We can use modern techniques to help rebuild lost periodontal support. The emphasis in Dr. Thore’s practice is conservative periodontal therapy.
Many times, the early stages of periodontal disease are best treated with non-surgical periodontal therapy. This consists of placing a fine ultrasonic scaler between the tooth and gum tissue to remove any plaque and tartar on the root surface below the gum line, then smoothing the root surface with a curette. This procedure is called scaling/root planing. Four to six weeks later, periodontal pockets are reduced. In early periodontal disease, this is usually the only treatment recommended.
Even in severe cases of periodontal disease, non-surgical periodontal therapy most often precedes surgical therapy, unless this was done previously in your general dentist’s office. This procedure is done so that the overall tissue quality is improved prior to surgery and also limits the areas of required surgery.
Treatment methods depend upon the type of disease and how far the condition has progressed. The first step is usually a thorough cleaning that may include scaling to remove plaque and tartar deposits beneath the gumline. The tooth roots may also be planed (root planing) to smooth the root surface allowing the gum tissue to heal and reattach to the tooth. In some cases, the occlusion (bite) may require adjustment.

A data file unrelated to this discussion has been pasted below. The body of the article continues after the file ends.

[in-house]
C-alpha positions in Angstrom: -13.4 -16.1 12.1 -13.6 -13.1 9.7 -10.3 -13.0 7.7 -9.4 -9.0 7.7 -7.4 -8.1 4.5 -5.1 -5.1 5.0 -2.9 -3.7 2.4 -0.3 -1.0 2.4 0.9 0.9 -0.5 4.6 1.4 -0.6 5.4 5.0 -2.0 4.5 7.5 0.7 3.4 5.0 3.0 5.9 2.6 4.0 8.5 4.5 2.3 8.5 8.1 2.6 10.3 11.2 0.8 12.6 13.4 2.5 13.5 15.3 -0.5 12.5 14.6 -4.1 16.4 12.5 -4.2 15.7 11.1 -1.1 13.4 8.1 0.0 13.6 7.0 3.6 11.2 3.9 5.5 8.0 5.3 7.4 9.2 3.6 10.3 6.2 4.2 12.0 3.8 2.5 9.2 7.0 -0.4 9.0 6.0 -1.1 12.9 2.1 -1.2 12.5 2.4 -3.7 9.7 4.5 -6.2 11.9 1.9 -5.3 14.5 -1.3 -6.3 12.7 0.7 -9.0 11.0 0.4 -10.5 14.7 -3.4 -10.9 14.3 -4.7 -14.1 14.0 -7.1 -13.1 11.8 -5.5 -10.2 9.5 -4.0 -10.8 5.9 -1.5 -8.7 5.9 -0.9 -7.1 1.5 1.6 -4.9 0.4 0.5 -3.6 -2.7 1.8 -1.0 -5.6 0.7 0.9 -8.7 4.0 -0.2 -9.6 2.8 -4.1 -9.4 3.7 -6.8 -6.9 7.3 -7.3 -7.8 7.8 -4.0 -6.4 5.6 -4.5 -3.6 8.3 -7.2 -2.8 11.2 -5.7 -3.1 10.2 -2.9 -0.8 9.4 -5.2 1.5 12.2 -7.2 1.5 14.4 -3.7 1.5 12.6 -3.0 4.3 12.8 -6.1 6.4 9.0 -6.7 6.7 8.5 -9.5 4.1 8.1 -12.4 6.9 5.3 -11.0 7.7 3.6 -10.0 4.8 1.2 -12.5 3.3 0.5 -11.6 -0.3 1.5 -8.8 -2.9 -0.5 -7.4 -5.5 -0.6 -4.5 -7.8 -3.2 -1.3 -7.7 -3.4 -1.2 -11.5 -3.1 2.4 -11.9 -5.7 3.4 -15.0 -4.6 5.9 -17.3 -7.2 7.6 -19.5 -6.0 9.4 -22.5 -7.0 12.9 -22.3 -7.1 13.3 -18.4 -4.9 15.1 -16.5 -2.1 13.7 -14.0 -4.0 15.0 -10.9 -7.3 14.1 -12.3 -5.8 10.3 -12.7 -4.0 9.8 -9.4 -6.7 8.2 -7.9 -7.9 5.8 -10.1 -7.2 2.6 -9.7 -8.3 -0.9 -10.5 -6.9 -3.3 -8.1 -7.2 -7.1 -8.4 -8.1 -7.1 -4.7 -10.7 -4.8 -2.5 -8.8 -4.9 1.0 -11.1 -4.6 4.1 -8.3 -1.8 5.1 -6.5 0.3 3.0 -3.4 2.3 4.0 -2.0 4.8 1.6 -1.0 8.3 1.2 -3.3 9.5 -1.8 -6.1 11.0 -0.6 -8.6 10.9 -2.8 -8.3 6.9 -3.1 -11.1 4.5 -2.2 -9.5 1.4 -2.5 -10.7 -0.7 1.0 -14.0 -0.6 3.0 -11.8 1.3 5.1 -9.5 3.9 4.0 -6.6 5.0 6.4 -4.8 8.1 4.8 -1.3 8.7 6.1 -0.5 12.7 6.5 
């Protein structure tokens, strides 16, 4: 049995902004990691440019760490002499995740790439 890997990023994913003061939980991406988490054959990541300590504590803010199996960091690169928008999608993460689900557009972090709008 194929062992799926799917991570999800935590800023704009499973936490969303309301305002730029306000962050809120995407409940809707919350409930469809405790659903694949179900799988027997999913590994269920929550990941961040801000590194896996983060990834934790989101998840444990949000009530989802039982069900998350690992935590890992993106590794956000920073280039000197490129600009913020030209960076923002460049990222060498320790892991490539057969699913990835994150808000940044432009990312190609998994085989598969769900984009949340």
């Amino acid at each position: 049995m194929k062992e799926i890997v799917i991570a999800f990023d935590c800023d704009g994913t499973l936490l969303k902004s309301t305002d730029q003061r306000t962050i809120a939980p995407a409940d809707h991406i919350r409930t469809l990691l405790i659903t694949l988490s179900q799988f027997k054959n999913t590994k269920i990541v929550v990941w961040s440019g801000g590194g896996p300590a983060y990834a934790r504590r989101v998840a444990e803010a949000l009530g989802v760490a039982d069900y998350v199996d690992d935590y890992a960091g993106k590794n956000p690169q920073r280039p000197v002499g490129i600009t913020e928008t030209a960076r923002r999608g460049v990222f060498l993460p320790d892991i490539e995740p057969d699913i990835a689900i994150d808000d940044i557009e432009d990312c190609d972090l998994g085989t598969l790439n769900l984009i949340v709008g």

Antibiotics or irrigation with antimicrobials (chemical agents or mouthrinses) may be recommended to help control the growth of bacteria that create toxins and cause periodontitis. In some cases, Dr. Thore may place antibiotic fibers in the periodontal pockets after scaling and planing. This may be done to control infection and to encourage normal healing. We currently use Arestin (minocycline HCL 1mg) microspheres.
When used together with scaling and root planing, Arestin™ significantly reduces the depth of infected pockets and helps prevent disease progression. A combined therapy of Arestin™ plus scaling and root planing is more effective at fighting periodontal disease than scaling and root planing alone. Arestin™ was shown to be particularly even effective in the more difficult to treat patients such as smokers or people who have cardiovascular disease.
When deep pockets between teeth and gums are present, it is difficult for Dr. Thore to thoroughly remove plaque and tarter. Patients can seldom, if ever, keep these pockets clean and free of plaque. Consequently, surgery may be needed to restore periodontal health.